June 1, 2018 / 5:08 AM / 19 days ago

Leading oncology group wary of Trump drug price proposals

CHICAGO (Reuters) - A leading U.S. group of cancer doctors is wary of new Trump administration proposals for lowering drug prices, particularly if new negotiation tools are introduced that will mean the U.S. government no longer routinely pays for all cancer drugs in the Medicare health program for older people.

FILE PHOTO: U.S. President Donald Trump delivers a speech about lowering prescription drug prices from the Rose Garden at the White House in Washington, U.S., May 11, 2018. REUTERS/Jonathan Ernst

The rising cost of cancer care will be in focus during an annual meeting of the American Society of Clinical Oncology (ASCO) that begins Friday in Chicago. In recent years, potent new immunotherapies and treatments that target genetic mutations underlying cancer have successfully curbed the disease in some patients.

But they have come with ever-rising price tags, spurring new questions about how much individuals, corporations and the government in the United States, already the world’s most expensive health system, will pay for these breakthroughs.

President Donald Trump last month unveiled a “blueprint” to reduce drug prices by promoting the entry of cheaper rivals to existing drugs and giving private insurers more scope to negotiate prices.

In private health insurance plans, insurers have tools to negotiate prices on the drugs they cover for their members. In exchange for manufacturer discounts, insurers may lower the patient co-payment below competing treatments, or drop coverage of a rival drug altogether, to increase prescriptions.

The Trump proposal includes the possibility that the government would stop covering all approved drugs for certain illnesses, including cancer, in the Medicare program. It has requested feedback from the industry on this and other ideas.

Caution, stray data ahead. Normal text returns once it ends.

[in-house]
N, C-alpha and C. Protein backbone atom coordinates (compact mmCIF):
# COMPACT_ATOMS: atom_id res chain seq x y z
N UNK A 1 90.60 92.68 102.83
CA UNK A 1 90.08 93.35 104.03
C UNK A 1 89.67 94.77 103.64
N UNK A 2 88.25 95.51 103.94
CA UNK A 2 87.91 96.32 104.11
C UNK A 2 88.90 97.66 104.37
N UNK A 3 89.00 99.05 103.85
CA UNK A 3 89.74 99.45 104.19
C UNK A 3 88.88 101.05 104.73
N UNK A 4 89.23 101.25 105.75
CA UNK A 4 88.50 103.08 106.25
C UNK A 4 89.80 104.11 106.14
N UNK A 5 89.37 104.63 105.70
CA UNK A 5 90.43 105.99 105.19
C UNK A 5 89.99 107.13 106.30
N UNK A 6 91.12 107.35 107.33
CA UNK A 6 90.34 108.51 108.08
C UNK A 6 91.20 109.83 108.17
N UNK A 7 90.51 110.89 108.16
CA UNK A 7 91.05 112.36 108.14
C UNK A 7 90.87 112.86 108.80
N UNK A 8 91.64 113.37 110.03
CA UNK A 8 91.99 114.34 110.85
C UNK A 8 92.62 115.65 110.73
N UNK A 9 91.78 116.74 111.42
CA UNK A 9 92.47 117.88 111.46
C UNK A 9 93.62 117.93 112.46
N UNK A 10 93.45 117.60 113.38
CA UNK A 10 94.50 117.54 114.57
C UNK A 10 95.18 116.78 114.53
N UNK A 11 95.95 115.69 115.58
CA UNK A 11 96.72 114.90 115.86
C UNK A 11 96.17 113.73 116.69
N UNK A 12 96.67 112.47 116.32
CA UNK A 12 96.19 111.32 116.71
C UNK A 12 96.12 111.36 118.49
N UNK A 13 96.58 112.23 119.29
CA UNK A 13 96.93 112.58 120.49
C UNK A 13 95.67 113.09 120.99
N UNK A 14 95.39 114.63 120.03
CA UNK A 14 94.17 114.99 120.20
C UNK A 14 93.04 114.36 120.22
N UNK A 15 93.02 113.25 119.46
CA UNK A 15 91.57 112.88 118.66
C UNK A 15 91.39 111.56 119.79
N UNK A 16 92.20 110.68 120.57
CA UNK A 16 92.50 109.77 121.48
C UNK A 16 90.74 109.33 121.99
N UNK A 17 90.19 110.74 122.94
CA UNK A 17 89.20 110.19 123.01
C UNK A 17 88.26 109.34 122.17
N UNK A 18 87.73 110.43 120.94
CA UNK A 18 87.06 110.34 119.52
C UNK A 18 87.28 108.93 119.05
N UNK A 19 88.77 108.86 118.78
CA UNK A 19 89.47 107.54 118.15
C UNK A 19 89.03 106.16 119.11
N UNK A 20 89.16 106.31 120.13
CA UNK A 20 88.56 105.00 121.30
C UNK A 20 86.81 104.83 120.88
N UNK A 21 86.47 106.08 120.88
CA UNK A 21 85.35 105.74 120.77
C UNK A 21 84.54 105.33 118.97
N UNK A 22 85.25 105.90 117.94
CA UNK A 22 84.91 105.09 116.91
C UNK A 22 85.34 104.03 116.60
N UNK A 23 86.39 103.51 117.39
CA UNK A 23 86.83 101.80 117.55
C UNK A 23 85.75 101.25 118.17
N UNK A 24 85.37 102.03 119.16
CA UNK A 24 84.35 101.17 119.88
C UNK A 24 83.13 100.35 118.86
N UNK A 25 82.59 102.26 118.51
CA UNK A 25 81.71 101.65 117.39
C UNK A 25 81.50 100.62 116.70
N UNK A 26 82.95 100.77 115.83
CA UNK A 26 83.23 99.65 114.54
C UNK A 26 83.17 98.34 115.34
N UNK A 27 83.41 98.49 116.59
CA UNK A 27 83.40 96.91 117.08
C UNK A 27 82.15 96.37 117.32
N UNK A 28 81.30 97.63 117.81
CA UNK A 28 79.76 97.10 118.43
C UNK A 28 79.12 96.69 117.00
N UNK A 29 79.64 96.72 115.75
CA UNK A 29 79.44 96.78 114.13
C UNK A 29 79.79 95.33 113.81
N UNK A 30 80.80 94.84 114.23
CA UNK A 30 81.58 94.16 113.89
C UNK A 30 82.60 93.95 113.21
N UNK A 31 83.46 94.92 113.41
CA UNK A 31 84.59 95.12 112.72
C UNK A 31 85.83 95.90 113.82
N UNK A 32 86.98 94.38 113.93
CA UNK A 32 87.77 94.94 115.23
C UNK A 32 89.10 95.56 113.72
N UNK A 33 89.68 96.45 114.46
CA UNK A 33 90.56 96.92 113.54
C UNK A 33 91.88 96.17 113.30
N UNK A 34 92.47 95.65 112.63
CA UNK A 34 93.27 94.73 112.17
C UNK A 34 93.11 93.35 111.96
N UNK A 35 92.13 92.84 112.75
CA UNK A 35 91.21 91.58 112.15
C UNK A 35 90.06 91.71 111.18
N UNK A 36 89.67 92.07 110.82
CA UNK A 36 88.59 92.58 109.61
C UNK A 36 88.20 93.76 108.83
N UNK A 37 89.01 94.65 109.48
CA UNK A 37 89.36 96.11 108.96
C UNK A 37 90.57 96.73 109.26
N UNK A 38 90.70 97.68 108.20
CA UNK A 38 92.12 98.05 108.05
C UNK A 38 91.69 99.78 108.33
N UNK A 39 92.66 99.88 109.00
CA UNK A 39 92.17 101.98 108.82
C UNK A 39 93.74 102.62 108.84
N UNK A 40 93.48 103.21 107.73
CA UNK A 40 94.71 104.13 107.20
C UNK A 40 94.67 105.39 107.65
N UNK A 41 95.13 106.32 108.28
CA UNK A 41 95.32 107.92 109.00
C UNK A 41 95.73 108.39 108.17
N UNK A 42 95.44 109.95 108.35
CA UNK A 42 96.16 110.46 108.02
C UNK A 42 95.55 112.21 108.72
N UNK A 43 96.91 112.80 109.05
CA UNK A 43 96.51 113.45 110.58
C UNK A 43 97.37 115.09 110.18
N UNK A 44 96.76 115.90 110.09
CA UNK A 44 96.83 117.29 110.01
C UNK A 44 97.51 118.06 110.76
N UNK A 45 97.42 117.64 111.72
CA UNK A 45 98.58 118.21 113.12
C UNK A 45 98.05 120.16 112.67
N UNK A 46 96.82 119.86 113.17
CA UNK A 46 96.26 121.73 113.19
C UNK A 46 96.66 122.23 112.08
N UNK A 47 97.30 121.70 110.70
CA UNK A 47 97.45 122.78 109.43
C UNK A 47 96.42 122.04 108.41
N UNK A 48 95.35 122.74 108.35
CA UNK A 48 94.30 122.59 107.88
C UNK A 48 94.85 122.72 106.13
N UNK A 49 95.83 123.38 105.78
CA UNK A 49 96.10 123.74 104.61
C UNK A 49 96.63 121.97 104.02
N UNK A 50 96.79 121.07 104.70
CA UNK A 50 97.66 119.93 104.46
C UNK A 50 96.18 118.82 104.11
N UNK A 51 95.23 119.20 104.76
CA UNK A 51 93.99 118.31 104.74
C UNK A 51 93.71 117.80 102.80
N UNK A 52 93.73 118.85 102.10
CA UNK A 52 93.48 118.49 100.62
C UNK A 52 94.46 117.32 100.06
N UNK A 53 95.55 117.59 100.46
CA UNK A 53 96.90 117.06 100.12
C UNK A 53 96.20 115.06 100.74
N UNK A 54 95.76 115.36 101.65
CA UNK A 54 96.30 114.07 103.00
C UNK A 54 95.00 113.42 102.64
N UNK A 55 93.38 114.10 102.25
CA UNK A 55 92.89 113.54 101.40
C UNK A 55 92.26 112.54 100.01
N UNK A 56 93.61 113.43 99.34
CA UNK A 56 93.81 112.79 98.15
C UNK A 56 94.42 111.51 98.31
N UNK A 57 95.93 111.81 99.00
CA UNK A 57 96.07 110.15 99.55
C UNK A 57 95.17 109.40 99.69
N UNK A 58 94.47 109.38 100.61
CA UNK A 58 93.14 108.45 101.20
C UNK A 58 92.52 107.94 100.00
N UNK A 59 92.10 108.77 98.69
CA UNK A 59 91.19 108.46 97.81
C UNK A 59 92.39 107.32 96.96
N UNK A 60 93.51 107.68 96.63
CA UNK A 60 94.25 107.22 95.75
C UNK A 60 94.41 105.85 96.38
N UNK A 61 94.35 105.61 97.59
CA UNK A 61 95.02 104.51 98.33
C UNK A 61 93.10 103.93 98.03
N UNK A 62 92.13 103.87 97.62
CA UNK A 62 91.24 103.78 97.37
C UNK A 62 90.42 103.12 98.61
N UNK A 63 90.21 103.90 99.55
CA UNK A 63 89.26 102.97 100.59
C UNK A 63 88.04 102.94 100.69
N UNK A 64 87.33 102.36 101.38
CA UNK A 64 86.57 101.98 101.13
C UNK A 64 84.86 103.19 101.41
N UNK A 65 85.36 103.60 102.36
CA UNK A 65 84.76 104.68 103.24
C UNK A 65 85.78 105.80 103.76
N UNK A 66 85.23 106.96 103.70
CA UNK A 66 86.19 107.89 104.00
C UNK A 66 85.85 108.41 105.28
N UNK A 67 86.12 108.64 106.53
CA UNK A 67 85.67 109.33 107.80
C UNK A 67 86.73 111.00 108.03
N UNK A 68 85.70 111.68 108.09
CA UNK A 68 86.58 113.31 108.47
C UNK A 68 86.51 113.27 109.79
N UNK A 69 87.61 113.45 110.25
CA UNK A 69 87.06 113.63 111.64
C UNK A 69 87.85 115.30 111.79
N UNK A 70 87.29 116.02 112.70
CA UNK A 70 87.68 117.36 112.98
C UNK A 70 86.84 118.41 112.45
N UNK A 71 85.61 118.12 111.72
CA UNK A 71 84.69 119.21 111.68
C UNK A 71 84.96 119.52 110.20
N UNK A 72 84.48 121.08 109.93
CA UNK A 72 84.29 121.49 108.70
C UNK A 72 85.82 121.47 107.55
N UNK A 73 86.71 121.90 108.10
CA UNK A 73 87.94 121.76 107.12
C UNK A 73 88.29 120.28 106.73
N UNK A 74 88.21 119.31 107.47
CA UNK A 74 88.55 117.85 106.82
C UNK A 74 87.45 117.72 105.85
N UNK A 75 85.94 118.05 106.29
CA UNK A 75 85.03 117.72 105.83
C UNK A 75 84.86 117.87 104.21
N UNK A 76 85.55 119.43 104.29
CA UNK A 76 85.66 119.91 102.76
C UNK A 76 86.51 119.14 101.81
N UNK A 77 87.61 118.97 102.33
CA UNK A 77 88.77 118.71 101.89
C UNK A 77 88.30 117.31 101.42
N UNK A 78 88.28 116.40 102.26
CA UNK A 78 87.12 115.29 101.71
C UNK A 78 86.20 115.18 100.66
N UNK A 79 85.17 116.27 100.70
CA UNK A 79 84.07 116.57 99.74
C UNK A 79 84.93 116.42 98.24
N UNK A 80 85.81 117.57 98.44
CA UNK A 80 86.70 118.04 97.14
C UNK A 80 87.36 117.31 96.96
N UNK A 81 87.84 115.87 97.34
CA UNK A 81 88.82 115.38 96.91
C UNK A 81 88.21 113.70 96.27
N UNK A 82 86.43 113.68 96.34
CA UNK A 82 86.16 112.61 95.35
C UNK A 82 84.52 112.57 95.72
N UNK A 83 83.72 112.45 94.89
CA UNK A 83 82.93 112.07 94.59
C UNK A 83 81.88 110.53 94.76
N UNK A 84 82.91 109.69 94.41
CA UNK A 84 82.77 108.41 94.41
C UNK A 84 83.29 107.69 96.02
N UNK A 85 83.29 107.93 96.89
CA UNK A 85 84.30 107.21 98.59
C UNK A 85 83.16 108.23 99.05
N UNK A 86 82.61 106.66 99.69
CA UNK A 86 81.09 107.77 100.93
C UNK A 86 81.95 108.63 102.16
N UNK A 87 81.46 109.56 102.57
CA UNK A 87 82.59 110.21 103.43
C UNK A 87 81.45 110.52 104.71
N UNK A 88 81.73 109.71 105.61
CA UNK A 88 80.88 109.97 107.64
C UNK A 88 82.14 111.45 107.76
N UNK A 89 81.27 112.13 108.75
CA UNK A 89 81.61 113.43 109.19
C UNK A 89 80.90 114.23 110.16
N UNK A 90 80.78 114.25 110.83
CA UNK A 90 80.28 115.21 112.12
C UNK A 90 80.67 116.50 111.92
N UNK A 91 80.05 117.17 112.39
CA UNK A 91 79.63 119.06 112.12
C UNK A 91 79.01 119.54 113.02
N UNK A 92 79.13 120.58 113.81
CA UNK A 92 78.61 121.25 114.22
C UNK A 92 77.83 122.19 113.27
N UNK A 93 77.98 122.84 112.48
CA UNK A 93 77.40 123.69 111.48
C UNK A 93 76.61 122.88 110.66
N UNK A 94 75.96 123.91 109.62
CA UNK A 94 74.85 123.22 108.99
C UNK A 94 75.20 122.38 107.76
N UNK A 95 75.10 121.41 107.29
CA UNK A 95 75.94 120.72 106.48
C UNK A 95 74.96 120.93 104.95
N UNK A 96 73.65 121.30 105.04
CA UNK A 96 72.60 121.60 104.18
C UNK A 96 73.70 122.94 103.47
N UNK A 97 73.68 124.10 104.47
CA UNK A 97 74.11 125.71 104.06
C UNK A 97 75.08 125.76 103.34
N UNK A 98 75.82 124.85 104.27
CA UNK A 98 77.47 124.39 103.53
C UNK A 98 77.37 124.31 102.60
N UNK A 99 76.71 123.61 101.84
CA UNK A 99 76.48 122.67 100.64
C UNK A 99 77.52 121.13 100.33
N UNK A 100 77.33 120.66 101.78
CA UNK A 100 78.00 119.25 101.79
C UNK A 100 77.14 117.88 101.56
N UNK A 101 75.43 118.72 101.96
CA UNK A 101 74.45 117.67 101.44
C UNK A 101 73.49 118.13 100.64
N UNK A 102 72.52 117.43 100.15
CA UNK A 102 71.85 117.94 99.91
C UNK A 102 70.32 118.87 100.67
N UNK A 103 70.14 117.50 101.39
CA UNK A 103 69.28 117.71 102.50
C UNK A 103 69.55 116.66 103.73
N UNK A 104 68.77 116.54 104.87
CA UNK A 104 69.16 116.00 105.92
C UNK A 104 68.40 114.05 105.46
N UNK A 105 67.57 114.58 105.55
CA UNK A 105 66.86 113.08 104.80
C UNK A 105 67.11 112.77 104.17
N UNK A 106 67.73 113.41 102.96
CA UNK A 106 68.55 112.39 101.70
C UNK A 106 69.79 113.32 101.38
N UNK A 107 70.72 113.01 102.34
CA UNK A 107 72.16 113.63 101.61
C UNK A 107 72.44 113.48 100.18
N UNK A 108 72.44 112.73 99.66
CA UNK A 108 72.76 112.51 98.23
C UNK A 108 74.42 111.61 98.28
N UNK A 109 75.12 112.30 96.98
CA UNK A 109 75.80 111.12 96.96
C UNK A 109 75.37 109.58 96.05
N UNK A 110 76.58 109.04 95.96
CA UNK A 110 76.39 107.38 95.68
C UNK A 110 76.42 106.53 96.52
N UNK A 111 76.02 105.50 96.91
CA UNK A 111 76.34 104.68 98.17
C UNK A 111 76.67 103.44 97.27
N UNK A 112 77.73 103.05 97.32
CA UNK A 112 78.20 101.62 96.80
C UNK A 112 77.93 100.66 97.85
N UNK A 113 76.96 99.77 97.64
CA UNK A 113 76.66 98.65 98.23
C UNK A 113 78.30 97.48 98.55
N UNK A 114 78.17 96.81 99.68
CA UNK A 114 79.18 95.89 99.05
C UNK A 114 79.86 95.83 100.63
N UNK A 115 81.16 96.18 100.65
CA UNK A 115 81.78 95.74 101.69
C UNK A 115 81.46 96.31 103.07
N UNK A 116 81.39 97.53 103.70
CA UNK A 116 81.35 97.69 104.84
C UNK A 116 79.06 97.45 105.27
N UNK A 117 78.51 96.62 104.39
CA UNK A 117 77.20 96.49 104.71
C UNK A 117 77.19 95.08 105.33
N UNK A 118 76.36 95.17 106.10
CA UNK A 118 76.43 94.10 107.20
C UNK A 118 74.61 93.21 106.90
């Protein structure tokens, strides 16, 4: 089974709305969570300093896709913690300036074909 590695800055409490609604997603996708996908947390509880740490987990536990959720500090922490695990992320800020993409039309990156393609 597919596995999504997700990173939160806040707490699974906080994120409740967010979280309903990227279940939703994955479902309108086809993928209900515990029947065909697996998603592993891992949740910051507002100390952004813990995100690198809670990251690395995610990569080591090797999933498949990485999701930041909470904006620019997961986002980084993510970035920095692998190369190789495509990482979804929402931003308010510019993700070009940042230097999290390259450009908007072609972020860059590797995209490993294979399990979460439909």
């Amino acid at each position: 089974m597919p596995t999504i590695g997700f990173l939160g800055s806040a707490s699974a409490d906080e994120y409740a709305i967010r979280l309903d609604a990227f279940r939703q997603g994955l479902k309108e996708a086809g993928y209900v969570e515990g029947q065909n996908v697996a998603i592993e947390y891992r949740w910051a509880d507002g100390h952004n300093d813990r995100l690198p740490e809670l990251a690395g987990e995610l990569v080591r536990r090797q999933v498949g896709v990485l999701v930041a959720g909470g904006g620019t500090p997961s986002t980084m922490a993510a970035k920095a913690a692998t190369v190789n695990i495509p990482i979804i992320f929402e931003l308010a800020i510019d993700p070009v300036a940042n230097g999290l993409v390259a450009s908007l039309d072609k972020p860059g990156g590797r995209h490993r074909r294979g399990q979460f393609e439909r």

“It is a balancing act, because we do think that there should be an ability to negotiate price, but we are always driven by our belief that patients should not be denied the most effective drugs for their condition,” ASCO’s chief executive officer, Dr. Clifford Hudis, told Reuters.

Another idea is to change Medicare’s reimbursement of doctors including a fee calculated as a percentage of a drug’s price. Critics say the payments encourages physicians to use the most expensive drugs. Hudis said ASCO is not opposed to changing the formula, but argues that oncology practices will still need to be reimbursed for handling specialized cancer medicines delivered by infusion or injection.

ASCO, the nation’s leading association of cancer physicians, said it will publicize its full response after submitting feedback to the Trump administration by a July 16 deadline.

EFFECTIVENESS VS PRICE

U.S. spending on cancer drugs reached almost $50 billion last year - nearly doubling since 2012 - and is projected to double again to $100 billion in five years, according to IQVIA, which collects drug sales data.

Expensive new cancer treatments like Merck & Co’s $162,000-per-year immunotherapy Keytruda and Gilead Sciences Inc’s $373,000 blood cancer therapy Yescarta, which have helped some patients survive previously untreatable disease, are contributing to the increase.

But so are less effective drugs without competitors whose prices are raised by manufacturers each year. Oncologists and other specialists benefit from price increases on drugs that are administered in their offices.

Without percentage-based fees, oncology practices would lose “their ability to make considerable sums off their relationship with the pharmaceutical industry,” said Dr. Peter Bach, director of Memorial Sloan Kettering’s Center for Health Policy Outcomes in New York. ASCO and other institutions have proposed their own methods for reducing healthcare costs, but stopped short of urging drugmakers to lower prices. ASCO has recommended ranking drugs on their comparative clinical value, including relative efficacy and side effects, but not price. The group has also suggested that the price of a cancer drug could vary depending on how effective it is for a specific indication, or how well an individual patient fares after the treatment.

The association does not support moving to a flat fee for treating cancer patients, including drugs, an approach that is being used in other specialties. That “could force providers to make suboptimal or lower-value choices,” the organization said. At ASCO’s annual meeting, which runs from June 1-5, cancer researchers will provide new data on survival rates with Keytruda, on the emerging class of CAR-T cell treatments for blood cancers and on genetically targeted therapies.

Some research will address the cost question, including a comparison of treatment costs and outcomes for colon cancer patients in the United States and Canada.

Reporting by Deena Beasley; Editing by Michele Gershberg, Leslie Adler and Bernadette Baum

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